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Technically Insolvent


Could You Be 'Technically Insolvent?

by Colin Mc Caig

It seemed a crazy question. But there it was...staring at me from the page.

'Would you work for or invest in a company that was insolvent?'

'Not unless I had more money than sense I thought', and even then, I'd be hard pushed!

'So why then', the article went on, do so many individuals allow themselves to become technically
insolvent?  Meaning that if you're carrying debts of any kind, and can only making that minimum 
monthly repayment, you're slowly becoming poorer every month.

The statement sounded very simplistic, but there was no denying the truth in it. Far too 
many of us do seem to live in a state of willful ignorance about the true state of our finances. 
Many of us, I guess, would even become very defensive if confronted with the harsh reality of 
our spending.

In fact, as I thought more I about it, I concluded that the root of the problem lies in the illusion 
that credit  allows us to maintain. You probably know where I'm coming from...when you're
handing over that little piece of plastic, it doesn't really feel like you're spending *real* money, 
does it?

I've found myself guilty of this...even with my debit card! Happily I flash it at every opportunity, 
but when it actually came to visiting a cash machine, i always seemed just that little bit more 
aware of how much was really sitting in my account

So to better illustrate the financial mind tricks we sometimes play on ourselves, I compiled 
some of the most common credit excuses I've come across and the replies I might give to each.

My credit card helps me out with things my debit card can't afford.

Answer: Why then, would you want to use your credit card? Why not simply take the cash out?

'My card helps me out those months when I can't make ends meet.

It's bad enough using your card on a whim to buy useless consumer junk, but if you're 
extending your credit spending to utilities and life's basic necessities, this is a sure-fire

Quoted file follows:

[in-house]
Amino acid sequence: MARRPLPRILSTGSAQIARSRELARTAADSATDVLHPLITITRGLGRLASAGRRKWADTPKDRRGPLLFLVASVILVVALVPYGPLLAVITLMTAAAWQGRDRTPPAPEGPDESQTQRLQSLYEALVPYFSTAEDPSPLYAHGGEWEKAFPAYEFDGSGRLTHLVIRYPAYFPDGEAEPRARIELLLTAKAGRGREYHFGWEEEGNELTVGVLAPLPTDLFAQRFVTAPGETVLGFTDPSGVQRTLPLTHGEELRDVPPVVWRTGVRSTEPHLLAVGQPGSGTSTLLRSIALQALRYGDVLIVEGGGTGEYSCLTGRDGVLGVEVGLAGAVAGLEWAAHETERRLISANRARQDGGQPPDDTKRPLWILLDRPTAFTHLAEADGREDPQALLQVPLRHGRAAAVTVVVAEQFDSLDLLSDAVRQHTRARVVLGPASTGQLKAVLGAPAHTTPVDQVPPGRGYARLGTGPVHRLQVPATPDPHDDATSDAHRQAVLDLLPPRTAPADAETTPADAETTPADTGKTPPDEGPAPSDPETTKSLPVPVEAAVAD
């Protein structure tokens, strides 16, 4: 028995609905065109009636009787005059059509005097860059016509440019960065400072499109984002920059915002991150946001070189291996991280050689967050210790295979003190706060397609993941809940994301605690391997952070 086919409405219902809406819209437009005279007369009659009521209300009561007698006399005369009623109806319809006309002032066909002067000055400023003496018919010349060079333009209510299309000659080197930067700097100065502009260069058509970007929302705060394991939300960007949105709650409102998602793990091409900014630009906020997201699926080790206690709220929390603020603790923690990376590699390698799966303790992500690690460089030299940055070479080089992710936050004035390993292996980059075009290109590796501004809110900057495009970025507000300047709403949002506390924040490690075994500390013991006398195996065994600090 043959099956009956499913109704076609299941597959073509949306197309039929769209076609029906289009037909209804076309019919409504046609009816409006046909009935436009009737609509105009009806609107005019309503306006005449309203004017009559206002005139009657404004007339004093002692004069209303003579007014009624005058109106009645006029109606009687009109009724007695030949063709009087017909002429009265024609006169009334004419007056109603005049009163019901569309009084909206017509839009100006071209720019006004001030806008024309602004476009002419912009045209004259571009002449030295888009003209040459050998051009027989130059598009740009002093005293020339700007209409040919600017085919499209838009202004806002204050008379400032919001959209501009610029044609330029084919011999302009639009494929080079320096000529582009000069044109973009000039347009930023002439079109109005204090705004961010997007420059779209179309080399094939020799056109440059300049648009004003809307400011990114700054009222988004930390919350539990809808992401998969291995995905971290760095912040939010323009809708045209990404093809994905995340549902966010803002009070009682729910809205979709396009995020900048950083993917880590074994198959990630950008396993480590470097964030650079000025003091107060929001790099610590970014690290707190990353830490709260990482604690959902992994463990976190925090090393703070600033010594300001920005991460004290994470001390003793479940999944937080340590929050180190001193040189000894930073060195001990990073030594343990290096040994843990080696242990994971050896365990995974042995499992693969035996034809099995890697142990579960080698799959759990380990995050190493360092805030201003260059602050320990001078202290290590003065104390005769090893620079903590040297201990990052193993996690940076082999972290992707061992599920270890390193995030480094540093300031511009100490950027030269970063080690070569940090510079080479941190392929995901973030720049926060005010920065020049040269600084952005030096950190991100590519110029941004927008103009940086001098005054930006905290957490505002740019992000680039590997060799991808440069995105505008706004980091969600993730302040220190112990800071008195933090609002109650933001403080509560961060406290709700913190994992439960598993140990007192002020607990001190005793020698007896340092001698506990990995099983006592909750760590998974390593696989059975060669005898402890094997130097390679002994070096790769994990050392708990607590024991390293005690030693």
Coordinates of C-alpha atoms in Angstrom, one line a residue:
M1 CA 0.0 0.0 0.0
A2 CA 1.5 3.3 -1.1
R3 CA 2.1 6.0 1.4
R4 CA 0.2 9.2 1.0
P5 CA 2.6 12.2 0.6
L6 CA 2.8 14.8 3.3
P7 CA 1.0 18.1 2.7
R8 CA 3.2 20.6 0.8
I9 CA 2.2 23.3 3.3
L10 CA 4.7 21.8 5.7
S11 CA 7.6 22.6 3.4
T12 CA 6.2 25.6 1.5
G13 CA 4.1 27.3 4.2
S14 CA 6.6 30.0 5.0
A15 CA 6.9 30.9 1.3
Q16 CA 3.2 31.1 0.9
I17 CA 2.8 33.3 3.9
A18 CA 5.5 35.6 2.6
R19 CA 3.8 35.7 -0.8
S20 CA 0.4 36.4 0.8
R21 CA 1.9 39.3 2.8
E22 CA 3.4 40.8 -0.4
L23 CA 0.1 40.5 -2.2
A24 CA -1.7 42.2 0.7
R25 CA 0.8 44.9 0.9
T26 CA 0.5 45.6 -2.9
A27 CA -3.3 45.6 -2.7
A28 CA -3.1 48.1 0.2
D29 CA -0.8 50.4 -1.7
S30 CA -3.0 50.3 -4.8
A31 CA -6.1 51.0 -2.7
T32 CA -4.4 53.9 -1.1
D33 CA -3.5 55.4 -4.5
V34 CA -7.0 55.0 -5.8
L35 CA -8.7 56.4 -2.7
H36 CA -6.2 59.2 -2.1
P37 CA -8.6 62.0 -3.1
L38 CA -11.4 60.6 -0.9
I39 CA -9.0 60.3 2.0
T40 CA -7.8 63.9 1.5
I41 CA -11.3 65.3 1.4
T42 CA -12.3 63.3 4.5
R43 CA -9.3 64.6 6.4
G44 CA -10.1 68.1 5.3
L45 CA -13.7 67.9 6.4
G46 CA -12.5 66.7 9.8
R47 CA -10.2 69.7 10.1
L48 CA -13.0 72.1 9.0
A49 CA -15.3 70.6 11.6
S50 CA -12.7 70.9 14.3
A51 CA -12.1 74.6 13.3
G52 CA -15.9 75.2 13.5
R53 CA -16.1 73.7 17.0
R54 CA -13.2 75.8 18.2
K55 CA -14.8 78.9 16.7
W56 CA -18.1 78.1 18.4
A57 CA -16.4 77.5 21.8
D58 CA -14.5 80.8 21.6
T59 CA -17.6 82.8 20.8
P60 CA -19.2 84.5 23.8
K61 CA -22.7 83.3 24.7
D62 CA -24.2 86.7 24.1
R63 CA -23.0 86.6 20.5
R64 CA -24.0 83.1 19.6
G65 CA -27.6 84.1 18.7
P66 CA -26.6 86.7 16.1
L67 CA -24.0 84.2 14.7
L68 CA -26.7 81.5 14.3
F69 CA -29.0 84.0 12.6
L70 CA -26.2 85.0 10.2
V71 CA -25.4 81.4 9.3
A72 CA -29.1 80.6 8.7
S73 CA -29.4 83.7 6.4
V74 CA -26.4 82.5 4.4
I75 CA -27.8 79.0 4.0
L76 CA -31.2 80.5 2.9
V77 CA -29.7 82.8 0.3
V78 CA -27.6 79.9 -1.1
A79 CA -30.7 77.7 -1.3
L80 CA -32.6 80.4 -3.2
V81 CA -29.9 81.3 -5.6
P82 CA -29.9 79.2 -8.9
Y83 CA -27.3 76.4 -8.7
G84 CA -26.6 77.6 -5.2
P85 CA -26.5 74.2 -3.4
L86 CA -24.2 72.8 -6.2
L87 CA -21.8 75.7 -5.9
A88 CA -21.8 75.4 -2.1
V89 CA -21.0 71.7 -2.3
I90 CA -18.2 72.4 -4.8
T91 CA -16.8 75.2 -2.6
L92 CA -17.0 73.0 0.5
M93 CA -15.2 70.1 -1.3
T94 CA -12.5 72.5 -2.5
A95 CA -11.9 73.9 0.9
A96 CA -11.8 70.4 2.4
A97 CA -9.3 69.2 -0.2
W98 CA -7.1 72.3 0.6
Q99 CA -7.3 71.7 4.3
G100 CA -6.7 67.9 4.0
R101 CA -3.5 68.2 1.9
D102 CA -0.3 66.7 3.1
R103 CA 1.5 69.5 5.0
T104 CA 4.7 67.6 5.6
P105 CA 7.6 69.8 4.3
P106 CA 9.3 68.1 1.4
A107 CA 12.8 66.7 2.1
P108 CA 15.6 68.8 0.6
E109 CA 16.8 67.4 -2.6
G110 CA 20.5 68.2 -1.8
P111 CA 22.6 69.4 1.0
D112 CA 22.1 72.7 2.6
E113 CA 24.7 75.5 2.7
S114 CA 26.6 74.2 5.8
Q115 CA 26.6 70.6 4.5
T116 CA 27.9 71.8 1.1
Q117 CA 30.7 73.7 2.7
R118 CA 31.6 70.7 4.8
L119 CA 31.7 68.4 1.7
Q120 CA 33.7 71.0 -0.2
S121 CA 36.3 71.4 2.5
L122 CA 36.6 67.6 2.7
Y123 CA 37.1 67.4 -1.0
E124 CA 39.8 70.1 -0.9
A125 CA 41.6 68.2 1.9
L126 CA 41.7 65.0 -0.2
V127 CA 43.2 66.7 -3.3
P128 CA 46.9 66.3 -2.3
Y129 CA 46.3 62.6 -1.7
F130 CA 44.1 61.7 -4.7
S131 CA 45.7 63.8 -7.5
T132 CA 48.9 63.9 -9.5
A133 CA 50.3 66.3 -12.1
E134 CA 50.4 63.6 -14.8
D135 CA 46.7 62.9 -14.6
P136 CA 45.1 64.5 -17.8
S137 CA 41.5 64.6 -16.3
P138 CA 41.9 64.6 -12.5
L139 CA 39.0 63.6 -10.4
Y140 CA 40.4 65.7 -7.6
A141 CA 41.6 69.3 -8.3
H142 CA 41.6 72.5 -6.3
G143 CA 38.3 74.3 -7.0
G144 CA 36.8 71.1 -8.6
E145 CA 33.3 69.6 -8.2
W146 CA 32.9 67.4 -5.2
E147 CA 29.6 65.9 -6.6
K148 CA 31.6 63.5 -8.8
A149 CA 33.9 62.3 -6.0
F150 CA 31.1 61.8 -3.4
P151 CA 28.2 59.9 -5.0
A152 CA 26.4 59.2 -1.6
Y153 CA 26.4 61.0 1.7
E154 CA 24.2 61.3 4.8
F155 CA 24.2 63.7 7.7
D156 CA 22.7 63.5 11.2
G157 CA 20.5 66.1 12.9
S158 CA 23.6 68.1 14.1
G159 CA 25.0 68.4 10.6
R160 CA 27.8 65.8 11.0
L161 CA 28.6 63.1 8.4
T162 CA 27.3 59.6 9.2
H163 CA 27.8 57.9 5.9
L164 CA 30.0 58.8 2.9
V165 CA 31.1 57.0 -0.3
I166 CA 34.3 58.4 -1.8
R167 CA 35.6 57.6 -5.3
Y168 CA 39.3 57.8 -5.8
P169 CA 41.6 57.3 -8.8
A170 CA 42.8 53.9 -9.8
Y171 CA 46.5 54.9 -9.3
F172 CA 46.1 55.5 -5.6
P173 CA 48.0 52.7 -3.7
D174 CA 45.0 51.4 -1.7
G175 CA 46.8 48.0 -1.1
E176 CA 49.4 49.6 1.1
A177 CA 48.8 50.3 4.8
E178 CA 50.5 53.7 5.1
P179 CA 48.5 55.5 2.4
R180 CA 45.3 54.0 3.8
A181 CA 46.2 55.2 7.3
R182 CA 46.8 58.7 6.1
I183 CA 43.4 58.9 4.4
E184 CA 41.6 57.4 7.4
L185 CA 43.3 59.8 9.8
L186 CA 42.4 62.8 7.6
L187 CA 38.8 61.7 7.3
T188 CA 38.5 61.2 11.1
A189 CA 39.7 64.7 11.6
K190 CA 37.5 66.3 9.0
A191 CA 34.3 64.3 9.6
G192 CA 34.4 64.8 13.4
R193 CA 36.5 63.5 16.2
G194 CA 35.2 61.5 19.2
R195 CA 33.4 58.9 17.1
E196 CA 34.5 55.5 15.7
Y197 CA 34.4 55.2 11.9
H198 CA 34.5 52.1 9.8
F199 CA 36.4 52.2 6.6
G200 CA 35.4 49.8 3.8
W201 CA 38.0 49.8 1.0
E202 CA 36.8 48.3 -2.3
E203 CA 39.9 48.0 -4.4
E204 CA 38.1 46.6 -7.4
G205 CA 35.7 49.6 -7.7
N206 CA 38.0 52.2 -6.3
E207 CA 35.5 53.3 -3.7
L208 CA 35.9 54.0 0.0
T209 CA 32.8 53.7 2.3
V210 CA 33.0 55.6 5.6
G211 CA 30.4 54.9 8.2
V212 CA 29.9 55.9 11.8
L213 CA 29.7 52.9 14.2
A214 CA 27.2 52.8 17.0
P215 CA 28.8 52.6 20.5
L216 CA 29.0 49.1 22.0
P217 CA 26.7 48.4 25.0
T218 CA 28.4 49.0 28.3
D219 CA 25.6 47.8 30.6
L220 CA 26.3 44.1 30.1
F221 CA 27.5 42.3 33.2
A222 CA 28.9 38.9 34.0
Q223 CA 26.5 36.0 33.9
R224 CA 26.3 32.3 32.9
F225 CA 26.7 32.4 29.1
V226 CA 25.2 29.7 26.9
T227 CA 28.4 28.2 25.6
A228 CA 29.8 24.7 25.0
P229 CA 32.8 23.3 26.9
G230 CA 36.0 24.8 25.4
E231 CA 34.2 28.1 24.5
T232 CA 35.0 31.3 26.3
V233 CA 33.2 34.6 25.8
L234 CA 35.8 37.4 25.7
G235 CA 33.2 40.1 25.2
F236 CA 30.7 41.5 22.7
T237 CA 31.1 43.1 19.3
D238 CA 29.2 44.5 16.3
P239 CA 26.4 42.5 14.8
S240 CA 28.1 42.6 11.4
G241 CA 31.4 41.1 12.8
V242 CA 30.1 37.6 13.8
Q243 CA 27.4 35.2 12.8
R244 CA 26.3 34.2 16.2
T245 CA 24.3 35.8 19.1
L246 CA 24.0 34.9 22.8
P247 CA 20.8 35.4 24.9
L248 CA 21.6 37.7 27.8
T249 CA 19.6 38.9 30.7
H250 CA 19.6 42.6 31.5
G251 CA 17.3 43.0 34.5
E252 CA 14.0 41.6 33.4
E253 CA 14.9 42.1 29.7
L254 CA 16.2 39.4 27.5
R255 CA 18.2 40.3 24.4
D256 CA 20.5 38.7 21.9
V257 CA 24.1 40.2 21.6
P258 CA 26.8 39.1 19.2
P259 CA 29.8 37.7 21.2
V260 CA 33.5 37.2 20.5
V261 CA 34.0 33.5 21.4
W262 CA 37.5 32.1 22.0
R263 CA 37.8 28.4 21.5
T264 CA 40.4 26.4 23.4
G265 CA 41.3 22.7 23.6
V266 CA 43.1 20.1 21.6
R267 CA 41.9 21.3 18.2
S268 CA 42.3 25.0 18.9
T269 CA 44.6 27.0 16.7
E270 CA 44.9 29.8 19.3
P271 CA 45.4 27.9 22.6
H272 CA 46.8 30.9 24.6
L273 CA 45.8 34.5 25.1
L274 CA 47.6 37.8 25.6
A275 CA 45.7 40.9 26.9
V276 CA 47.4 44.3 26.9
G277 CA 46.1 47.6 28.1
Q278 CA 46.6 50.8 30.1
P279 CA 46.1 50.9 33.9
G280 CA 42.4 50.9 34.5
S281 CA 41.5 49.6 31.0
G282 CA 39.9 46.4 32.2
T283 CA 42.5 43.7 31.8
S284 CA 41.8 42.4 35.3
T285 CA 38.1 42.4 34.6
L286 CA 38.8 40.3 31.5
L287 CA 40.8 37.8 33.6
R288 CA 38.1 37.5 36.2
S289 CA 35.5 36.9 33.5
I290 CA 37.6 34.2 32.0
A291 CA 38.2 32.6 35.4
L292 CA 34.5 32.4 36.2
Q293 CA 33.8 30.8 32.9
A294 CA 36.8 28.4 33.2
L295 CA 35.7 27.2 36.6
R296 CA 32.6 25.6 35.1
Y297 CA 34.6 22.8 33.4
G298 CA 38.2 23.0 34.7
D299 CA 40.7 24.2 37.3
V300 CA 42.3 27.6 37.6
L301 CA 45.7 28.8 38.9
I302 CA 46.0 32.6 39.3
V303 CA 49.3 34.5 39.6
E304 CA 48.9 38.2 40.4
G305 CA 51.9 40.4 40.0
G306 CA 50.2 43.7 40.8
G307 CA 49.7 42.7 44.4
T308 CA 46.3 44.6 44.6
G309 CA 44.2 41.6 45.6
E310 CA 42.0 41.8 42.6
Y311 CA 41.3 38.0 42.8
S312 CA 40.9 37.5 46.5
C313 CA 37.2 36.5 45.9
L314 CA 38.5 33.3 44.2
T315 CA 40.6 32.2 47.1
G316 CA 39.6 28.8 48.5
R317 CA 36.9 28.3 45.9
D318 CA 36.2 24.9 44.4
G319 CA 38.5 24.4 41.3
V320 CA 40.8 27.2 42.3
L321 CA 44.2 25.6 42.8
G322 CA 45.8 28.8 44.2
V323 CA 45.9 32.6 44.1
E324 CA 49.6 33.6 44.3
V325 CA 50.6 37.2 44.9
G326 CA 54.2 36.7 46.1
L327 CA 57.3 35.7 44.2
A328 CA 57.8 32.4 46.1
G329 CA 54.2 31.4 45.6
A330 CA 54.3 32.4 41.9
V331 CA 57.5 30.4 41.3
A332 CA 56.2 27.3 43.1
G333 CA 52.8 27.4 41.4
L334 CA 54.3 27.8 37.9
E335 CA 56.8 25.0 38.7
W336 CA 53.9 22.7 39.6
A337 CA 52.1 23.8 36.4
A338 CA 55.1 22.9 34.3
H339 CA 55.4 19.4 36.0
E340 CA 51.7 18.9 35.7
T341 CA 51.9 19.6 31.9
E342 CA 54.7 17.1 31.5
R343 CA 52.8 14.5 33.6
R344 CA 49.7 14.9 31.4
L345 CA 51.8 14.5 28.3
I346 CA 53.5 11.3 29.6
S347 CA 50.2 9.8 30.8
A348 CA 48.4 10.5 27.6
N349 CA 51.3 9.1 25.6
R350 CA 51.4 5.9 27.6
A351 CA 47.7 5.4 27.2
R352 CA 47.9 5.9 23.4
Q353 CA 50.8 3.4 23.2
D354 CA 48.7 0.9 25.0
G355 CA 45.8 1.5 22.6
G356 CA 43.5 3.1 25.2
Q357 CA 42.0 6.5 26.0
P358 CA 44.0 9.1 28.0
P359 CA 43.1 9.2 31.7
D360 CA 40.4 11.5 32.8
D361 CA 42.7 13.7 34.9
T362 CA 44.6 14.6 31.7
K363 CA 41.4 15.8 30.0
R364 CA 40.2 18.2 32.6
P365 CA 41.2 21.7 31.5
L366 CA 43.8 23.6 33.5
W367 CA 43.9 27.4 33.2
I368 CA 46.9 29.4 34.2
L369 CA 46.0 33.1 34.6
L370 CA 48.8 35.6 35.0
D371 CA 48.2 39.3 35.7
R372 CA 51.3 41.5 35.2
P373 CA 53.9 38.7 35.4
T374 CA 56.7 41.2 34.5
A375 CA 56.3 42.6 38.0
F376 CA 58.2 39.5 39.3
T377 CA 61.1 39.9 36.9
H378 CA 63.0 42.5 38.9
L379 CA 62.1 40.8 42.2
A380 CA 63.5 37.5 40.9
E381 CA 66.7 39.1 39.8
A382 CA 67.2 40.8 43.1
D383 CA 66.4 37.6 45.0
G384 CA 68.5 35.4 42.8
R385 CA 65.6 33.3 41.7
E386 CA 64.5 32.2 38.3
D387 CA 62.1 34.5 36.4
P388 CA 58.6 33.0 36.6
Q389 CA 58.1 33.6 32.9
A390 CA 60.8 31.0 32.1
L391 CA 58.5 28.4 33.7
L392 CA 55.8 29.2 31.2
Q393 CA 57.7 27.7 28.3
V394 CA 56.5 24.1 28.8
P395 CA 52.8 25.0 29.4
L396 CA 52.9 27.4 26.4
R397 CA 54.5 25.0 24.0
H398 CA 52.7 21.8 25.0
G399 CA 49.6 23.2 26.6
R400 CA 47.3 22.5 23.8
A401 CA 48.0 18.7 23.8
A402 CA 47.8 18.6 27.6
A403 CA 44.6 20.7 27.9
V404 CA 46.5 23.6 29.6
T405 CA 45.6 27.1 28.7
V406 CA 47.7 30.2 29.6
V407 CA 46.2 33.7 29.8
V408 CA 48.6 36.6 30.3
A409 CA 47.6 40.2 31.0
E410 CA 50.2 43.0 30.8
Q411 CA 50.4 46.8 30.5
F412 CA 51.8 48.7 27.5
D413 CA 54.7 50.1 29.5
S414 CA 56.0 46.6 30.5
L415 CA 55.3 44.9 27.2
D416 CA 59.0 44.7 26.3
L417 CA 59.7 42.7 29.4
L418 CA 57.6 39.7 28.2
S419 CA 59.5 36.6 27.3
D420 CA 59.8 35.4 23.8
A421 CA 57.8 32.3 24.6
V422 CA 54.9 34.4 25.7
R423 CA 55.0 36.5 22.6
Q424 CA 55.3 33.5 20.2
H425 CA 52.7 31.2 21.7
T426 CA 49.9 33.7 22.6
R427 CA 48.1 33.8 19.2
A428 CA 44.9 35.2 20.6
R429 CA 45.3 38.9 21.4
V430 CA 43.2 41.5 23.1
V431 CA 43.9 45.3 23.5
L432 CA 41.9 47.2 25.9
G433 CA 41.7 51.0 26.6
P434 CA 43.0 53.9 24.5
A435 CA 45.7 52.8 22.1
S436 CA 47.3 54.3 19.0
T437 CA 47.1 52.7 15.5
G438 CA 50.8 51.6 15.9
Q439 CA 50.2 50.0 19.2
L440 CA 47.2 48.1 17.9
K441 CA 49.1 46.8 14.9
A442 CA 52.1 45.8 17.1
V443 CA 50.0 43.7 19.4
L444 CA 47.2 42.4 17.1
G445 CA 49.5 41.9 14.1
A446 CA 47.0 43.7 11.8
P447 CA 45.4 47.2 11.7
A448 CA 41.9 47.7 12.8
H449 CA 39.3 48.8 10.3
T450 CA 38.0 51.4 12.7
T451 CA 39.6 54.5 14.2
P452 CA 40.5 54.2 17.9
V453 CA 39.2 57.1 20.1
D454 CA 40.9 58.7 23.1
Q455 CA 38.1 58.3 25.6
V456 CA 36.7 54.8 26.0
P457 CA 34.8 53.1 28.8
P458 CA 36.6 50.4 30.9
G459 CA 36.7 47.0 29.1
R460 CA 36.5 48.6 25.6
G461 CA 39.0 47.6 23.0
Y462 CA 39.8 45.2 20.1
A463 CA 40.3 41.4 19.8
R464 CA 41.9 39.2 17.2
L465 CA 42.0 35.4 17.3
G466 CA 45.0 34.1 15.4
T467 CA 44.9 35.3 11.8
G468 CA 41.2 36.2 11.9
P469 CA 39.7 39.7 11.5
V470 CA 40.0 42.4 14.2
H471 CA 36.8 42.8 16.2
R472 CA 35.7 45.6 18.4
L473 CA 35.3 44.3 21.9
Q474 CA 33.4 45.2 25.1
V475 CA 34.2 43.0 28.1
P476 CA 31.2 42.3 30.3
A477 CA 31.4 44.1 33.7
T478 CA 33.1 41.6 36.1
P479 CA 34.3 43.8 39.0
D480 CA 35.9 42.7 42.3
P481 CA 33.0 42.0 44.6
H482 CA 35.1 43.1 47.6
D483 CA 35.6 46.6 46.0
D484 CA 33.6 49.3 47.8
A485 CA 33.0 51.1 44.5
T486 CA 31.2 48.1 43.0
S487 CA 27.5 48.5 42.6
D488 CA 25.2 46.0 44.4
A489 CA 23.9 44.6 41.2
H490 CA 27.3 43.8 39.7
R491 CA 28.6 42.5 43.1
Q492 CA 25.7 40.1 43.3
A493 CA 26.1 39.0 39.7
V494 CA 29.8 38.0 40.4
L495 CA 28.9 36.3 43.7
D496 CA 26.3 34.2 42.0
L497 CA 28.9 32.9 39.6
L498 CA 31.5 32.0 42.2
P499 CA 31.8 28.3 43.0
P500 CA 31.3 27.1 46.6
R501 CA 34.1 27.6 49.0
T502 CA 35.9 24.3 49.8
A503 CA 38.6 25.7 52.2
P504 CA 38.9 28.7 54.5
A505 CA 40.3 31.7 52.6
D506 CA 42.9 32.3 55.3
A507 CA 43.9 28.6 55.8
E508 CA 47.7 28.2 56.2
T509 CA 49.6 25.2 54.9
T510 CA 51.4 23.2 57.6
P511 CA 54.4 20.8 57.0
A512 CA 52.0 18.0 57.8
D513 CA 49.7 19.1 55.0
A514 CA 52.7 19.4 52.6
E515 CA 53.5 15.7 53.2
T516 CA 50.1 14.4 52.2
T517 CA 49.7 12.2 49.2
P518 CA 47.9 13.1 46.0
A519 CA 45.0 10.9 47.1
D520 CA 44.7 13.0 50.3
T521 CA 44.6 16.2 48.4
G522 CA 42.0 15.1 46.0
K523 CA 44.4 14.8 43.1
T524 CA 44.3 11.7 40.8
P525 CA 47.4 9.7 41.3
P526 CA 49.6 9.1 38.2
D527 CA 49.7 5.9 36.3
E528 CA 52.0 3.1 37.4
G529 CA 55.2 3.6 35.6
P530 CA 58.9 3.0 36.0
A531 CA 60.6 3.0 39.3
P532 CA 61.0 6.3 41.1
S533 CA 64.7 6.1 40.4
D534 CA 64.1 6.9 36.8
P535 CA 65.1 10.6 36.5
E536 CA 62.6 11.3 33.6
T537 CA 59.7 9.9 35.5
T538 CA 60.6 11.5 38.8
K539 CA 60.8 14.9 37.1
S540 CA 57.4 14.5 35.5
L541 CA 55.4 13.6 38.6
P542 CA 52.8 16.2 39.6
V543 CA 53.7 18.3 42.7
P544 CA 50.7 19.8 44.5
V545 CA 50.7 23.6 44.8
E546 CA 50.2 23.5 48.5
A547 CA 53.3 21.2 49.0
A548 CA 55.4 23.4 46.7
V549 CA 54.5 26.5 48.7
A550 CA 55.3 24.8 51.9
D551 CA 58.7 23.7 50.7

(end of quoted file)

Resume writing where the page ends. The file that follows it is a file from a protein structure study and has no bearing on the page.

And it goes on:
fast-track to financial suicide.

'But I always pay it off every month anyway.'I wish  I had a dollar for every time I've 
heard this one. Many of us claim to, but I've met very few who actually do. Even if you 
were part of this rare breed, would it not be more prudent to use your debit card?

'My card gives me reward points and bonuses as a loyal member.'

This is a trick employed by many department stores to get you to sign up on the spot for 
a card that generally charges you an extortionate rate of interest 
(how does 29% sound for starters?). On top of that, check the small print. In the UK, where I'm from, you might find you have to spend, say 500 before you can collect your 15 'bonus' voucher. I could quote more examples, but all would have a fairly common theme...a general desire to maintain a veil of illusion and reluctance to confront the true reality of our spending habits. So try this little exercise... Treat yourself like one of those companies you might invest in or work for. Draw a line down the center of the page and on one side record your profit and on the other your loss (and DO include all outgoings and monthly debt payments!) It's an interesting exercise, which frequently shocks many - especially many who thought they had a firm hold on their finances! But what about your profit and loss? Are you a prospering company, or like so many, are you slipping slowly towards insolvency? Copyright 2004 by Colin McCaig colin@cmcaig.com Article Archive

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